Cambridge Scholars Book in Focus highlights both Concussion Competencies
” Concussion Competencies from a British Perspective is a 200- page competency-based manual providing a comprehensive, practical guide for governors, school leaders, teachers, coaches and parents on their respective roles in supporting students who have suffered a concussive incident. It explores the scientific, behavioral and medical issues in an accessible way, as well as the pastoral, curricular and assessment adjustments that will benefit post-concussive students; it also explains the statutory framework for supporting students with medical conditions.
While providing education for patients, athletes, coaches, administrators and clinicians is highly recommended, there has been no definition of what that education should include. Following the approach of medical education to define knowledge competencies, we wanted to lay out a proposed framework that could be used as a starting point for research and education. These Competencies came out of several different projects in the US, as well as presentations and experience with thousands of concussion cases. We also wanted to establish tis framework as a statement about brain injury in general, beyond just concussions. Friends and colleagues in the UK encouraged us to adapt the US version to the British education and healthcare systems.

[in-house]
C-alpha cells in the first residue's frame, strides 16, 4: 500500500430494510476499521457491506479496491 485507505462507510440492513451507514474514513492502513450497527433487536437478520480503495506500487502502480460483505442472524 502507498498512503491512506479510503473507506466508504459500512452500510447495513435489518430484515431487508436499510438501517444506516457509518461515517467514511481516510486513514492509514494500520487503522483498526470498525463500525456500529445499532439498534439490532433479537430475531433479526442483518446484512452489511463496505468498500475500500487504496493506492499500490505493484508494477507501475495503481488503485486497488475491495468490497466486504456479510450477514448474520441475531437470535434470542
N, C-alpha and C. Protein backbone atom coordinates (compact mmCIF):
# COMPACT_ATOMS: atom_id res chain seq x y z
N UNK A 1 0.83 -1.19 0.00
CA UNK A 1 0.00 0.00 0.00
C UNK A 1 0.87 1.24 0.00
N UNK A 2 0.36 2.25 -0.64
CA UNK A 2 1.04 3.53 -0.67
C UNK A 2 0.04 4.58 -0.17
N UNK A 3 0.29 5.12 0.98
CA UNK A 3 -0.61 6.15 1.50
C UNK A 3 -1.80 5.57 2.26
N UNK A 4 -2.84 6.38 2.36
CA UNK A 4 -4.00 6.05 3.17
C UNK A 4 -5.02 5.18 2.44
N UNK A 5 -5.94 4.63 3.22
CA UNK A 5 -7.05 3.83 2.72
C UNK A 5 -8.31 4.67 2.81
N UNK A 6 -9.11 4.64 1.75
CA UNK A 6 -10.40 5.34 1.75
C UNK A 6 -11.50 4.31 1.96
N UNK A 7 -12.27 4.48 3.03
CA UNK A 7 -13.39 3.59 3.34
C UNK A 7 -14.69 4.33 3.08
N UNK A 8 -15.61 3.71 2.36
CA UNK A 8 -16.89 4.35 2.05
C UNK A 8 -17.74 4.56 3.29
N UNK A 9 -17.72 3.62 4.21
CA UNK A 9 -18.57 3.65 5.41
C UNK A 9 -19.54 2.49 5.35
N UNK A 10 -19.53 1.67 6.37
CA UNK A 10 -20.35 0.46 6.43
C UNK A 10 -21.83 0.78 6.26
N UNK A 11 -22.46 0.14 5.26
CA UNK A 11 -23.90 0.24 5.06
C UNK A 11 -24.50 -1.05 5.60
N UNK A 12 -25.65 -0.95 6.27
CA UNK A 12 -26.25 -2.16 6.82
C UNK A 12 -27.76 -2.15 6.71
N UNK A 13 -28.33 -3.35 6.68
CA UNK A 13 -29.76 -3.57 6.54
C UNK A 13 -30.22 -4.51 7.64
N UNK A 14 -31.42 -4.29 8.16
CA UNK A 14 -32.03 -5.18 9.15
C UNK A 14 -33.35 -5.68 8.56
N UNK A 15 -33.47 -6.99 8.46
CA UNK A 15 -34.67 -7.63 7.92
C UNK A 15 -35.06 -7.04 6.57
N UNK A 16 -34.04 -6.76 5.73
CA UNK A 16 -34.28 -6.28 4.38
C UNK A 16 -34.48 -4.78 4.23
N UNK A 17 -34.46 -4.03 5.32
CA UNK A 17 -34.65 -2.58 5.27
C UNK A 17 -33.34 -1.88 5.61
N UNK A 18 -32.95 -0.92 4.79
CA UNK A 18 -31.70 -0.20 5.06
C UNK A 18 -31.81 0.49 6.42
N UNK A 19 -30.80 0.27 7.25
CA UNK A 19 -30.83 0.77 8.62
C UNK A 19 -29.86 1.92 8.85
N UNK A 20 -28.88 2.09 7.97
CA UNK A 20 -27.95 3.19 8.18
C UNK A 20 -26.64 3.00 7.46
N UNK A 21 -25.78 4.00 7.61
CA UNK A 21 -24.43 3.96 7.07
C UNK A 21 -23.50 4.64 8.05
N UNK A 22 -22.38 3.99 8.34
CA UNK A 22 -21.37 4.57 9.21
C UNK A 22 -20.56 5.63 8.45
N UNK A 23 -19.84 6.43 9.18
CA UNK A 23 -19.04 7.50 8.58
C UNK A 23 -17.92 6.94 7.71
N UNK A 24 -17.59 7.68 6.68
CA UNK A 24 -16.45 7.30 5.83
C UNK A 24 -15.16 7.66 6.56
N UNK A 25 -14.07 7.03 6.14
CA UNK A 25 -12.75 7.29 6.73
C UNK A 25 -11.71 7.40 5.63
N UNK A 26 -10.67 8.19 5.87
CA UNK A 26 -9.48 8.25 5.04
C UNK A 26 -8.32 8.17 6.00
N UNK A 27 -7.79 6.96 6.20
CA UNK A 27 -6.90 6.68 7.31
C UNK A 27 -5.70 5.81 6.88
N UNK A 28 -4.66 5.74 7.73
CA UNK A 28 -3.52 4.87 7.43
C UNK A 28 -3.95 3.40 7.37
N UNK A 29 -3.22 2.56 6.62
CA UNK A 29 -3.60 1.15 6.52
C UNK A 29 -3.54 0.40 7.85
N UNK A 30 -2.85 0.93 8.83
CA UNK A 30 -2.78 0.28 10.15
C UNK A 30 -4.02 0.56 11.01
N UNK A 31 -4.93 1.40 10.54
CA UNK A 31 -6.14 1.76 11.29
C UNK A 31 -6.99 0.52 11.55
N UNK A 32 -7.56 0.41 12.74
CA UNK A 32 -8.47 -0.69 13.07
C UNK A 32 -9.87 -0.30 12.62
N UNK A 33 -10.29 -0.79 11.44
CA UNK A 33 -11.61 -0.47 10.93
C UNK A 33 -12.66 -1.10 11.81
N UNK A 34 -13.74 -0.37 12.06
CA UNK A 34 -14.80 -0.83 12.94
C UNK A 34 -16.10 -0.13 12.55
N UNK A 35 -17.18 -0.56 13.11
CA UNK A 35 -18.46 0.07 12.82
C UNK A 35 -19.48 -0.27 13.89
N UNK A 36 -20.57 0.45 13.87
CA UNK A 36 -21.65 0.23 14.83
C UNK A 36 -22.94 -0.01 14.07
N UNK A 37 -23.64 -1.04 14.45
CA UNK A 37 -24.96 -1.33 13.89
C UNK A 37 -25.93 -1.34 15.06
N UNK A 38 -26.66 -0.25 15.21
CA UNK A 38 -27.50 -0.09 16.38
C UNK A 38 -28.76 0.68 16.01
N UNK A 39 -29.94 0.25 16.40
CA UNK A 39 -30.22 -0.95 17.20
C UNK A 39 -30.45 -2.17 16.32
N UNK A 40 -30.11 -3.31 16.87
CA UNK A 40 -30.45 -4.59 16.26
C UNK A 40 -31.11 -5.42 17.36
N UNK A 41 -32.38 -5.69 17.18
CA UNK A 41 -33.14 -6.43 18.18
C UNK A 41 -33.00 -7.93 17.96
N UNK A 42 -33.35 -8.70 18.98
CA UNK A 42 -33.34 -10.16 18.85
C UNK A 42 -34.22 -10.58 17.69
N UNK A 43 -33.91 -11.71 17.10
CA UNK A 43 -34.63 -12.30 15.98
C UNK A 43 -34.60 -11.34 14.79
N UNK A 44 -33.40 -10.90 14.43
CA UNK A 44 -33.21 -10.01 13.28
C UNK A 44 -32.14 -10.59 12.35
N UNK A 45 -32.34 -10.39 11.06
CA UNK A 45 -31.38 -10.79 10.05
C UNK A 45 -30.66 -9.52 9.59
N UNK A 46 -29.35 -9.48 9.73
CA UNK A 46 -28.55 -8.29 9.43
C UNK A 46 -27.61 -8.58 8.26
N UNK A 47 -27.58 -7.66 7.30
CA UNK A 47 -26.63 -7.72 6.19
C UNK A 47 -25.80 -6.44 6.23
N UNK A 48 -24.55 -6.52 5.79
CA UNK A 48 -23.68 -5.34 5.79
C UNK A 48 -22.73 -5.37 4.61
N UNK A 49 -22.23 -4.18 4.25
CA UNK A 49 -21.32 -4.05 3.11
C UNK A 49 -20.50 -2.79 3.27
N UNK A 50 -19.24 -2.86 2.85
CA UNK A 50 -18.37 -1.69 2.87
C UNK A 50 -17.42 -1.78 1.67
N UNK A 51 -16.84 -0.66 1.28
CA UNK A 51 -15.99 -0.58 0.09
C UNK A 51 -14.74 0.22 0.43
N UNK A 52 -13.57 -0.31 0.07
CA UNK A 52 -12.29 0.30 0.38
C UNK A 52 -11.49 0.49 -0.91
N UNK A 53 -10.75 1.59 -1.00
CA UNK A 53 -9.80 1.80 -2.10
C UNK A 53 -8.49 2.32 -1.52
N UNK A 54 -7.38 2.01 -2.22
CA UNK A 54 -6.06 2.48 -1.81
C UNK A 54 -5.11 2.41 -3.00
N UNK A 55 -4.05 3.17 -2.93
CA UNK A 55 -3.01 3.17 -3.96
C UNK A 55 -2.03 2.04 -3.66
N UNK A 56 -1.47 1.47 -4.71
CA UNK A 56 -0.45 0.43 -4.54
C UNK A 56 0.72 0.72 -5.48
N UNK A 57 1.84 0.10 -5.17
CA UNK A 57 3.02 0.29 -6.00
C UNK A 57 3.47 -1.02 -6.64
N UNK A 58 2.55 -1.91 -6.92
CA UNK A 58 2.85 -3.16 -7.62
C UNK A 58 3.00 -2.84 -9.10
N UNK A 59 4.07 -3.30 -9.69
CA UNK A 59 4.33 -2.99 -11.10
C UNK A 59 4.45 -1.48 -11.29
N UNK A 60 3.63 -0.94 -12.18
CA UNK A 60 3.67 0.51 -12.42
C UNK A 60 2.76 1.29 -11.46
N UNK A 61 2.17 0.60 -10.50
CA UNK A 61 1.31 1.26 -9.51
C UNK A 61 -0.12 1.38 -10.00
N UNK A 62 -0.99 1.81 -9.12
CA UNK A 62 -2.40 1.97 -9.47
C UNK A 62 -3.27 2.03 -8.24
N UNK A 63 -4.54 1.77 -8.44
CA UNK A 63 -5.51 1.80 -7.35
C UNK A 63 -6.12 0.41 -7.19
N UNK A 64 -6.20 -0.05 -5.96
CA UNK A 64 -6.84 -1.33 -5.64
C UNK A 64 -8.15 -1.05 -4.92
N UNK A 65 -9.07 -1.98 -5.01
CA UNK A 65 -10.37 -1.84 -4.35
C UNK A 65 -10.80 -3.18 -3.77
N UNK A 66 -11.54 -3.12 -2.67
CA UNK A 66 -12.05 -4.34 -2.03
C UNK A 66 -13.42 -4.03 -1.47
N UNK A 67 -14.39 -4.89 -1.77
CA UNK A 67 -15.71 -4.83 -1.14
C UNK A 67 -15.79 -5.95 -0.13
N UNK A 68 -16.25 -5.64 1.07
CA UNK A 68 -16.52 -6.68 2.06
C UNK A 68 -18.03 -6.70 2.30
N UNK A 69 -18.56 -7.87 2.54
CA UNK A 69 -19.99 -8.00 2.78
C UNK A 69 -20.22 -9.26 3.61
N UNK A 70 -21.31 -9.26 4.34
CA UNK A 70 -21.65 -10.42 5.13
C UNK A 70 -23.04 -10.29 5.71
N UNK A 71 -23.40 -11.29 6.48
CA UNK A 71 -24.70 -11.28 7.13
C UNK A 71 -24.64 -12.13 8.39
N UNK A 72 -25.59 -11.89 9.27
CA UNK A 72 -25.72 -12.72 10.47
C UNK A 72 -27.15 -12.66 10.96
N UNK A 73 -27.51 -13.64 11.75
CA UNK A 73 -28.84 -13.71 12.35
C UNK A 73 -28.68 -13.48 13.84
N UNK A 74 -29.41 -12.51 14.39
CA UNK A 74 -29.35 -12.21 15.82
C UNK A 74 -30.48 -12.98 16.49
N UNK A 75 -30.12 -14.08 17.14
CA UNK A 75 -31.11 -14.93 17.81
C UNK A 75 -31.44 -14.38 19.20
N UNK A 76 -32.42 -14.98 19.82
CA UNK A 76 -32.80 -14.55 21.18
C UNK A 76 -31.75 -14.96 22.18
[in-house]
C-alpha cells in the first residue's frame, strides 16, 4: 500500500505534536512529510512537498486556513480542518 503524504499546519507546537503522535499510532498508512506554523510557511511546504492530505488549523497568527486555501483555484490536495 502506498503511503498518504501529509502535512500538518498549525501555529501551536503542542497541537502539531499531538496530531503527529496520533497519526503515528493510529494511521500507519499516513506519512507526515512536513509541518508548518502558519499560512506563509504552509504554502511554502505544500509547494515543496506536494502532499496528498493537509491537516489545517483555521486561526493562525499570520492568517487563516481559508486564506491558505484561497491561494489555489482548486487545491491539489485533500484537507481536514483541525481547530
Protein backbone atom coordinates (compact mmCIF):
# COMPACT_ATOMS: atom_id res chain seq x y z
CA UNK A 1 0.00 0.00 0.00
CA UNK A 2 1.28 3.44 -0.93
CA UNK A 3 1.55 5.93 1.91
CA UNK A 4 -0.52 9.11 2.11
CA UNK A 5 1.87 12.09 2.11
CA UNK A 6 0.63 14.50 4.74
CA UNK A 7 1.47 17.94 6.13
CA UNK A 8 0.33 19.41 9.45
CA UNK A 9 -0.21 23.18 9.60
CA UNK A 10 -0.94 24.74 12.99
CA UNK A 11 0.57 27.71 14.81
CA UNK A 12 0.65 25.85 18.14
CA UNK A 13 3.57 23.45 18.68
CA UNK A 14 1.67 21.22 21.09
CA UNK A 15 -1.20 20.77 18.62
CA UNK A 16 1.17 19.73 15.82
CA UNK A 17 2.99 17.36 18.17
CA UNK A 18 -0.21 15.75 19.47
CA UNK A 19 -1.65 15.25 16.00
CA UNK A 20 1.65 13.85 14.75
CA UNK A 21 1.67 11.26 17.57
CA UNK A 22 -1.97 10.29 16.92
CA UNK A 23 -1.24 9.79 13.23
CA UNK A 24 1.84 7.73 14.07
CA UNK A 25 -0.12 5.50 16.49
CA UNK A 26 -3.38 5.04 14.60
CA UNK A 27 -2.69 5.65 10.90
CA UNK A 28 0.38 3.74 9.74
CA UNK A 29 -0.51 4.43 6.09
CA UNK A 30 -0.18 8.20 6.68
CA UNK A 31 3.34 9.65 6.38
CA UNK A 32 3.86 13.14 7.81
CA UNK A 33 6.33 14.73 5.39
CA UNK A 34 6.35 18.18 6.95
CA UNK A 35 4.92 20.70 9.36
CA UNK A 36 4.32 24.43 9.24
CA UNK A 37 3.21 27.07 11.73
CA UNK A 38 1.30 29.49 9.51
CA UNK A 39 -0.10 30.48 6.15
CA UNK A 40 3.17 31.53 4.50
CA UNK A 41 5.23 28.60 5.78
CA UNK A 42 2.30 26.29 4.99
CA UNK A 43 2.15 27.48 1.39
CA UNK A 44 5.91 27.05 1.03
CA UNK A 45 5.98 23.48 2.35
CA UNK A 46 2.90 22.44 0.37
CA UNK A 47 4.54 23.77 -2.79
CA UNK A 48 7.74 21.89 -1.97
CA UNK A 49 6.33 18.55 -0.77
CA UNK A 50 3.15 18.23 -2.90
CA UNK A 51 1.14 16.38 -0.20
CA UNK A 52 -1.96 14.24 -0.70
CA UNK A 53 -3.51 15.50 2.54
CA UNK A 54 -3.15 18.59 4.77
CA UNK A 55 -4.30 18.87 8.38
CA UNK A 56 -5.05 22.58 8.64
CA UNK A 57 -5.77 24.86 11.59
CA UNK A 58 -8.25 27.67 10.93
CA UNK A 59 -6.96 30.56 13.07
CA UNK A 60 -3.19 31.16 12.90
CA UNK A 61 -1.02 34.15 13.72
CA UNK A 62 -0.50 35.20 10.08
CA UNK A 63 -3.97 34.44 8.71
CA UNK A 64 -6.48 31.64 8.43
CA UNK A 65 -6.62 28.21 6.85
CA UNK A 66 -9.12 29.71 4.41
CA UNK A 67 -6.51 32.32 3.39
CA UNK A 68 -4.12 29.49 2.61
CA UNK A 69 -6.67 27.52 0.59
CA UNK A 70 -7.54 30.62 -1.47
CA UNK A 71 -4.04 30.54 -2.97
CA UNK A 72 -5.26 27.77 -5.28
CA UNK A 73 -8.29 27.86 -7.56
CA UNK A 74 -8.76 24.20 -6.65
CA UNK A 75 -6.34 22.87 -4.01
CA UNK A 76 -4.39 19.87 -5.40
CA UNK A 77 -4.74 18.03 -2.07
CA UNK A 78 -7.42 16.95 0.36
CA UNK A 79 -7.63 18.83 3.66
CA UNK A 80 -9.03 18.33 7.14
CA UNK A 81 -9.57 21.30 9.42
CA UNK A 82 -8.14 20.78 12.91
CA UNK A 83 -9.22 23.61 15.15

In the US, schools became the focus because of the sheer number of concussions in school sports, and the trend in the US to manage them with school personnel. Our goal was to provide a robust curriculum that could be adapted to specific subgroups of constituents and would be amenable to further refinement through research and practice. We saw this as a starting point, not the last word. Although most of the work translated to the British systems easily, the differences in systems of service in Britain posed some challenges and we elected to focus on Britain rather than the whole of the UK. What surprised us most was that this approach to management appeared to be more consistent with both the educational and healthcare sectors in Britain than the US. Still, it became clear in writing this that not everyone involved in concussions needs to know the same things. This framework may also help with cross-cultural research.
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